arctic national wildlife refuge diversity of wildlife in the arctic national wildlife refuge. the...
Post on 21-Jul-2020
Embed Size (px)
Arctic National Wildlife Refuge
The Arctic National Wildlife Refuge was estab- lished in 1960 to preserve unique wildlife, wilder- ness, and recreational values.
enlarged the Refuge to 19.6 million acres and designated 8 million acres of the Refuge includ- ing mountains, foothills, and coastal plain as Wil- derness in the Alaska National Interest Lands Conservation Act of 1980 (ANILCA).
ANILCA established the following purposes for the
Arctic National Wildlife Refuge 1
1. To conserve fish and wildlife populations and habitats in their natural diversity.
2. To fulfill the international treaty obligations of the United States with respect to fish, wildlife, and their habitats.
3. To provide the opportunity for continued subsistence uses by local residents.
4. To ensure, to the maximum extent practicable water quality and necessary water quantity within the Refuge
Potential Oil and Gas Development Section 1002 of ANILCA required the Secretary of the In- terior to assess the petroleum and wildlife values of a 1.5- million-acre portion of the Arctic Refuge coastal plain often referred to as the 1002 Area.
1 ANILCA prohibits oil and
gas leasing and production in the 1002 Area unless Con- gress passes legislation to allow development.
ments of the 1002 Area indicate that it may contain sub- stantial amounts of oil and gas.
2, 3 The assessments also
found that the 1002 Area is of vital importance to many wildlife species.
Importance of the 1002 Area to Wildlife The 1002 Area is an area critical to the abundance and diversity of wildlife in the Arctic National Wildlife Refuge. The 1002 Area is located on the coastline of the Refuge and is an important migratory corridor for caribou. Caribou, migratory birds, musk oxen, polar bears, wolves, and many other species use the 1002 Area for habitat.
A polar bear (Ursus maritimus) and her cubs at the Arctic National Wildlife Refuge. The 1002 Area is considered an important location for polar bears as an increasing number of pregnant female polar bears den in the area as sea ice melts2 (Credit: Susanne Miller, USFWS).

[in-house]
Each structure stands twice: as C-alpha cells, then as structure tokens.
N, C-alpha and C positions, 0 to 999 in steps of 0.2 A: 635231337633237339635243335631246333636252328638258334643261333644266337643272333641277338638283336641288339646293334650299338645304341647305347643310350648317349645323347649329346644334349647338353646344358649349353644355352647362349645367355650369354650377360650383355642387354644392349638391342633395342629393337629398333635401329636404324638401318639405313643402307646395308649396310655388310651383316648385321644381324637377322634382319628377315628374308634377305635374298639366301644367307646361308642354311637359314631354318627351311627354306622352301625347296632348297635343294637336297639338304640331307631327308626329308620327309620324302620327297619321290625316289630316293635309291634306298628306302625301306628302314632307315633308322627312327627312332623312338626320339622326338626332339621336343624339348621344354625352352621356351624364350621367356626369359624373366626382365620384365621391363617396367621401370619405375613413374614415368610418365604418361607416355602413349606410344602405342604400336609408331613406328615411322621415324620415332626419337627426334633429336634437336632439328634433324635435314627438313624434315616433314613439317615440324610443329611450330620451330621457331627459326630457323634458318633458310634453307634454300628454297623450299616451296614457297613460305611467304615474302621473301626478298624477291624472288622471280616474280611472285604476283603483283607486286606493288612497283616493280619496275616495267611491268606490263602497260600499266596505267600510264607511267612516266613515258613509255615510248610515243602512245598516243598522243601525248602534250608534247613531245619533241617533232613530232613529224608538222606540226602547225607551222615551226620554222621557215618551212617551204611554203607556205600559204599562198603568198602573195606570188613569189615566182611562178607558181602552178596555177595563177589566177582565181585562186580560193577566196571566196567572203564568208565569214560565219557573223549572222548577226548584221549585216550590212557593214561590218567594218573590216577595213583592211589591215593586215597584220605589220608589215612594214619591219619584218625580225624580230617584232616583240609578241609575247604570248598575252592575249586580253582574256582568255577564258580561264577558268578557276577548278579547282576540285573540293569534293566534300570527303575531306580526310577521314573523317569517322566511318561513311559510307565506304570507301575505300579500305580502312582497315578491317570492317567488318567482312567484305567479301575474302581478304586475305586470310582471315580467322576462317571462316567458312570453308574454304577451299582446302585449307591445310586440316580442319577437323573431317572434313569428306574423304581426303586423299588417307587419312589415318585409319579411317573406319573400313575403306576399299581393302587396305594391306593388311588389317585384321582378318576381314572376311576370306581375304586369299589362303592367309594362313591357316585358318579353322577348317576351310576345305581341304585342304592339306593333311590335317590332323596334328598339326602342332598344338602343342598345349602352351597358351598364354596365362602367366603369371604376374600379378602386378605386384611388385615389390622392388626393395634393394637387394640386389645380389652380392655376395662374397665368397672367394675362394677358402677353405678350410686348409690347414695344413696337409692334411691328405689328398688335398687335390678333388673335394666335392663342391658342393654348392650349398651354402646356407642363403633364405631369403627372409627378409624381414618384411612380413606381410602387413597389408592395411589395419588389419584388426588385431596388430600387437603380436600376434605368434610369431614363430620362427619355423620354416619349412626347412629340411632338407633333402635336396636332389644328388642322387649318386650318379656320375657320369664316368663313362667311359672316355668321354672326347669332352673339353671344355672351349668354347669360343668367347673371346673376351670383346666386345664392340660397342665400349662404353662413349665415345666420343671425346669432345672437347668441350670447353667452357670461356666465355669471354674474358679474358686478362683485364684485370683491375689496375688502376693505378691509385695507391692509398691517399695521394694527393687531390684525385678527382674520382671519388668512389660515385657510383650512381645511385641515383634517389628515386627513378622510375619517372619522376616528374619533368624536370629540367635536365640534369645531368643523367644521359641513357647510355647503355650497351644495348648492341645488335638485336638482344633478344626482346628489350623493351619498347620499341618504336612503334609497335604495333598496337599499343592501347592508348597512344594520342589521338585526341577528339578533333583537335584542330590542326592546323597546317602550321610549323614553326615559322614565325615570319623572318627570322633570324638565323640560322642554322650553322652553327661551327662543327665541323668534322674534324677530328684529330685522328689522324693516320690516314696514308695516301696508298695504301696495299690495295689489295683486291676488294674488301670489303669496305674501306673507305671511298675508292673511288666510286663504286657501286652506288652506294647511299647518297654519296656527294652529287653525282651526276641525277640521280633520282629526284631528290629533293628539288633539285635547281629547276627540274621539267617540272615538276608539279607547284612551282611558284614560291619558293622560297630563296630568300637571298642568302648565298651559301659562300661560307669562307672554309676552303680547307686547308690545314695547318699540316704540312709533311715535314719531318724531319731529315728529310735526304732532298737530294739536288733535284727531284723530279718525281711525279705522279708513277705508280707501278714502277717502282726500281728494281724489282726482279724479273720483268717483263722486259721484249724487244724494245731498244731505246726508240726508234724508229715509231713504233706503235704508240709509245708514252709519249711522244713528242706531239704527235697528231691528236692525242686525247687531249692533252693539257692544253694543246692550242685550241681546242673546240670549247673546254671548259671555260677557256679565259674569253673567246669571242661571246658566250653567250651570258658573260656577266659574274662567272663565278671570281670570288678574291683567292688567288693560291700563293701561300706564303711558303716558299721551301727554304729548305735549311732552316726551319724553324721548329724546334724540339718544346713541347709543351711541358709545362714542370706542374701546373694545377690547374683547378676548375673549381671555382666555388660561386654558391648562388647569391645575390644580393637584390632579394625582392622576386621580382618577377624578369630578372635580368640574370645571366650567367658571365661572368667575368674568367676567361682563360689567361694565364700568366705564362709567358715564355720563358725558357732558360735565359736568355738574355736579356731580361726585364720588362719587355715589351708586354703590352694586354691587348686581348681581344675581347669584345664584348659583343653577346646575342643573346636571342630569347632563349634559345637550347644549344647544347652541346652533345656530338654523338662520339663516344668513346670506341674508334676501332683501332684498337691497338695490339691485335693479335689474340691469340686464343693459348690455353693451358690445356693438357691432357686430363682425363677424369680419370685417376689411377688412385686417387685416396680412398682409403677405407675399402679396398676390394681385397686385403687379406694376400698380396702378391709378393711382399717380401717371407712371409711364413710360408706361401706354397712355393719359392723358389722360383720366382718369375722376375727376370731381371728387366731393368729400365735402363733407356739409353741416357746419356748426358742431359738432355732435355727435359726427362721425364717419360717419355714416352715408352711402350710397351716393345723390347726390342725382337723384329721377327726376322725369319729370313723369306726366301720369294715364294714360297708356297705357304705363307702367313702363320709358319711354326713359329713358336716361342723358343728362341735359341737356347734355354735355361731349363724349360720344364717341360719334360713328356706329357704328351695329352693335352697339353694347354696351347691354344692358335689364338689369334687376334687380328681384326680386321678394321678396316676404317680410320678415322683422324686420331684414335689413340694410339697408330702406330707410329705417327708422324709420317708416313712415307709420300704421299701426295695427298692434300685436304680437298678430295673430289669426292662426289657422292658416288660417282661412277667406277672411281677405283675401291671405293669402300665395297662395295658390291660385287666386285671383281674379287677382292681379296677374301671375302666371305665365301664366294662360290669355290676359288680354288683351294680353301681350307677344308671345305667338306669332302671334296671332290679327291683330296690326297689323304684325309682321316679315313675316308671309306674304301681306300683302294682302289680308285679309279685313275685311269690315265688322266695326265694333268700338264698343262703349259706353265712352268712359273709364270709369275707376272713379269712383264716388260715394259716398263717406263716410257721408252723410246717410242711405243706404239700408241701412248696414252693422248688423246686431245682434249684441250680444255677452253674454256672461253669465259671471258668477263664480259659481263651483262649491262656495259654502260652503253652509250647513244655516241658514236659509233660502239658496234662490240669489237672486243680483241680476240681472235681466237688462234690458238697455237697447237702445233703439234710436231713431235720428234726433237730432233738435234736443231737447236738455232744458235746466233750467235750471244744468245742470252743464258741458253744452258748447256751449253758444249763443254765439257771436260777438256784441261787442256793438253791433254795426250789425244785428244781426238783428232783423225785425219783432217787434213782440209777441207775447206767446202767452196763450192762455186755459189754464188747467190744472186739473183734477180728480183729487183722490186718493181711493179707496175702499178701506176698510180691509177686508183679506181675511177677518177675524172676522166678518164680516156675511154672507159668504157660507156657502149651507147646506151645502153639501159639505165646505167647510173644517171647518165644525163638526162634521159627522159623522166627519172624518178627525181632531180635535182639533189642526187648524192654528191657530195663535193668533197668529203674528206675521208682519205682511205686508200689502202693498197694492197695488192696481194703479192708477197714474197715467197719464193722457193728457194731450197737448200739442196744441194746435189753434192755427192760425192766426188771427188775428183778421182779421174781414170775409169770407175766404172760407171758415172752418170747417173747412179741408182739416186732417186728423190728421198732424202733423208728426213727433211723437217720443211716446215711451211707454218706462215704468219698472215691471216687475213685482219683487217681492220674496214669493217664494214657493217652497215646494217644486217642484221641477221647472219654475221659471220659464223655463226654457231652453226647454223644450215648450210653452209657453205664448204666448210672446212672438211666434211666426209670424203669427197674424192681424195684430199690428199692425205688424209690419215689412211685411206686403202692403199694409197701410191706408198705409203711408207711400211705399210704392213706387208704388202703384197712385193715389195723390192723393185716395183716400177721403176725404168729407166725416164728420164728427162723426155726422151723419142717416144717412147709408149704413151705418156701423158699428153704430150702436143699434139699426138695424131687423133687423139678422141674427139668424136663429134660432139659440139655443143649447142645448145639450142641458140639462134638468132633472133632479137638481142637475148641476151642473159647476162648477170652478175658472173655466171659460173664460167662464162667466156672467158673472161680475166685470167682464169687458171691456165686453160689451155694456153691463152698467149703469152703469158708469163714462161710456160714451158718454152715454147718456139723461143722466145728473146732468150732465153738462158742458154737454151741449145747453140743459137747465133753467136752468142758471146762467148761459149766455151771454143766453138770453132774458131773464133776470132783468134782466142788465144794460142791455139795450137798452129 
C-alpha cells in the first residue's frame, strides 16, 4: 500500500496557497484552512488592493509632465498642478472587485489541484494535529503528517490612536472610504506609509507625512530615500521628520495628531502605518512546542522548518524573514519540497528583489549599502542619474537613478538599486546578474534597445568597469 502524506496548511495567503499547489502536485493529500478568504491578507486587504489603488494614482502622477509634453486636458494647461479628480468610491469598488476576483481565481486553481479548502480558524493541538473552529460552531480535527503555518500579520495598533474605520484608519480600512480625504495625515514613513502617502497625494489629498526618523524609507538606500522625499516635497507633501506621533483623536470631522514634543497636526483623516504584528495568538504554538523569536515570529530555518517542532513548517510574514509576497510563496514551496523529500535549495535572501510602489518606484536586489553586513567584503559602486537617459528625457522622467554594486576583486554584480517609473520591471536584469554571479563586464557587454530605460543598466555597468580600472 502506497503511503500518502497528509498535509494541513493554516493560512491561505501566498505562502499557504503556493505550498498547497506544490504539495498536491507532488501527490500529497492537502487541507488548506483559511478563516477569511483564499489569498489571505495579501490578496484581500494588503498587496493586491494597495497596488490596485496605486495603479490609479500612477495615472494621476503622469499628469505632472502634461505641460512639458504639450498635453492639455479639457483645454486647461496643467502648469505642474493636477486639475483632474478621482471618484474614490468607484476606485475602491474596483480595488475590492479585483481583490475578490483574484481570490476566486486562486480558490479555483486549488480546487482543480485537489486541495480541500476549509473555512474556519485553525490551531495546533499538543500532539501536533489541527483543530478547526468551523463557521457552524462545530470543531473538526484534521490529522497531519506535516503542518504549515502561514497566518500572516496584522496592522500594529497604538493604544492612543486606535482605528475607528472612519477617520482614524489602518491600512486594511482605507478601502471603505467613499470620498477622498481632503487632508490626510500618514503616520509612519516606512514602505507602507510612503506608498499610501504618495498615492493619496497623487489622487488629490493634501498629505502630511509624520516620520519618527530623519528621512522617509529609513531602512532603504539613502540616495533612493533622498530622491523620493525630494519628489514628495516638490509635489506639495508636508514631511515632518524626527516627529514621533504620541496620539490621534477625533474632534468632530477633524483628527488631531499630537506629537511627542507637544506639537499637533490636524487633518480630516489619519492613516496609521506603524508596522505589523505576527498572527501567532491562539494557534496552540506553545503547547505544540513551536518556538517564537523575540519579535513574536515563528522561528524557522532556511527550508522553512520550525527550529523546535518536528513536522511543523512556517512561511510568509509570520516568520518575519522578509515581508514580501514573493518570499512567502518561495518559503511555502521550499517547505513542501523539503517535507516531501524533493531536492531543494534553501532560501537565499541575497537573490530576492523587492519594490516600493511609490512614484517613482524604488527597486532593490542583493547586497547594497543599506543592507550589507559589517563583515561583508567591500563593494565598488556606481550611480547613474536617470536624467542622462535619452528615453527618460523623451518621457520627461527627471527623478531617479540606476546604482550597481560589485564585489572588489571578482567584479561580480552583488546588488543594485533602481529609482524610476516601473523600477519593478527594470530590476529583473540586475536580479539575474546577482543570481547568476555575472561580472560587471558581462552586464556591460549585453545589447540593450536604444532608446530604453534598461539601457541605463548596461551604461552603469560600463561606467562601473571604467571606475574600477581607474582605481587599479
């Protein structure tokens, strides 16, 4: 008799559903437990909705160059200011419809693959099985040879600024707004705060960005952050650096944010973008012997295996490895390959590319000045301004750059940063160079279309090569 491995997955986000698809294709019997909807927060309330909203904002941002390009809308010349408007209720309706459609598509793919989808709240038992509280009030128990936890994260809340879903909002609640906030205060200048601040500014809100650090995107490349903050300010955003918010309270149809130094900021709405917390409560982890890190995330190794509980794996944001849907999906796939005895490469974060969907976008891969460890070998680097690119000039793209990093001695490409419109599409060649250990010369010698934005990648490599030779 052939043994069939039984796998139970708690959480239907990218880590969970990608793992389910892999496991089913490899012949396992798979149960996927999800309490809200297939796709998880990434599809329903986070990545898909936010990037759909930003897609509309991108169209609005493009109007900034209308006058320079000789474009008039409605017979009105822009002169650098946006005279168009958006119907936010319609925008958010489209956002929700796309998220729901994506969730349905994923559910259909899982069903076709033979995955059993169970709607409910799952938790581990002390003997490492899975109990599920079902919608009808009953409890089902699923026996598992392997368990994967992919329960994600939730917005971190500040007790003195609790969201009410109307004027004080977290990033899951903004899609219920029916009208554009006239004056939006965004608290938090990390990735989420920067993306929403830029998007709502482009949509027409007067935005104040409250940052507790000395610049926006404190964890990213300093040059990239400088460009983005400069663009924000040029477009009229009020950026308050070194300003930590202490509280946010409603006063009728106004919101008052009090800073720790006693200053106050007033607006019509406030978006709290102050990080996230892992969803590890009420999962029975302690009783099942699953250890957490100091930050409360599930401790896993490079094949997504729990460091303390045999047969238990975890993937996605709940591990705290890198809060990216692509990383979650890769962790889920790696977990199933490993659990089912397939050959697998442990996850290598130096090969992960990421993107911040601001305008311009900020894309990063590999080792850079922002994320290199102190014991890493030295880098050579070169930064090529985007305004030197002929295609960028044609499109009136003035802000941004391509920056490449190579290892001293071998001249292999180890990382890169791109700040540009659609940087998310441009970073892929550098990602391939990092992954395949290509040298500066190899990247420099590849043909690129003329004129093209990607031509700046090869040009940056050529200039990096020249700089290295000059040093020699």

A musk ox (Ovibos moschatus) in the Arctic National Wildlife Refuge (Credit: Hillebrand, USFWS). An abundance of wildlife diversity can be found in the Refuge.
1 USFWS. Overview of Refuge Purposes. Arctic National Wildlife Refuge. Accessed 5 Nov 2014. 2 Corn, M. L., M. Ratner, and K. Alexander. 2012. Arctic National Wildlife Refuge (ANWR): A Primer for the 112th Congress. Congressional Research Service. 3 Clough, N. K.: Patton, P. C.; and Christiansen, A. C.,editors,1987,Arctic National Wildlife Refuge, Alaska, coastal plain resource assessment--Report and recommendation o the Congress of the United States and final legislative environmental impact statement: Washington, D. C., U.S .Fish and Wildlife Service, U.S. Geological Survey, and Bureau of Land Management. 4 Gore, A. E. 2009. Broken Promises: The Reality of Oil Development in America’s Arctic. 2nd Ed. The Wilderness Society, Anchorage, AK. 5 Joly, K., C. Nellemann, and I. Vistnes. 2006. A Reevaluation of Caribou Distribution Near an Oilfield Road on Alaska’s North Slope. Wildlife Society Bulletin 34: 866-869.
6 Dickson, D. L., and P. A. Smith. 2013. Habitat used by common and king eiders in spring in the southeast Beaufort Sea and overlap with resource exploration. Journal of Wildlife Management 77: 777 -790. 7 Sawyer, H., M. J. Kauffman, and R. M. Nielson. 2009. Influence of Well Pad Activity on Winter Habi- tat Selection Patterns of Mule Deer. Journal of Wildlife Management 73: 1052-1061. 8 Lassuy, D. R., and P. N. Lewis. 2013. Invasive Species: Human Induced. Pages 558-565 in H. Meltofte, editor. Arctic Biodiversity Assessment: Status and Trends in Arctic Biodiversity. Narayana Press, Denmark. 9 EPA. 2013. Climate Impacts in Alaska. . Accessed 6 Nov 2014.
Map of the Arctic National Wildlife Refuge in northeast Alaska (Credit: USGS).
The 1002 Area also possesses significant cultural, aesthetic, recreational, and scientific values.
2 ANILCA requires Congress
to balance these values and wildlife uses with the potential impacts energy development in the ANWR may have.
Impacts of Oil and Gas Development on Wildlife Petroleum exploration and development resulting in industrial activities may have negative effects on those values and wild- life. Adverse effects on some wildlife species of petroleum de- velopment at existing oil fields on the North Slope of Alaska have been recorded.
On the North Slope, important wetland habitat for birds has been filled in by gravel due to energy development.
have shown that the nesting success of eiders is much lower in the oil fields than in other areas.
4, 6 The introduction of inva-
sive species and habitat fragmentation on the North Slope are also impacting wildlife.
The impacts of oil development need to be carefully consid- ered due to the unique aspects of wildlife resources and the environment of the 1002 Area. The potential long-term, cumu- lative effects on wildlife resources and the ecosystem from oil development are unknown.
Future Considerations A comprehensive plan for development of the 1002 Area that provides for an adequate assessment of potential environ- mental effects and for comparing costs versus benefits of de- velopment is needed. Maintaining part of Alaska's Arctic Coastal Plain in an undeveloped state will allow for long-term studies of the effects of climate change in the Arctic on wildlife resources and ecosystem processes. This is especially impor- tant because rates of warming in the Alaskan arctic are gener- ally higher than in other regions.
9 The development of a com-
prehensive plan that considers needs of wildlife in the context of climate change would help reduce potential impacts of en- ergy development.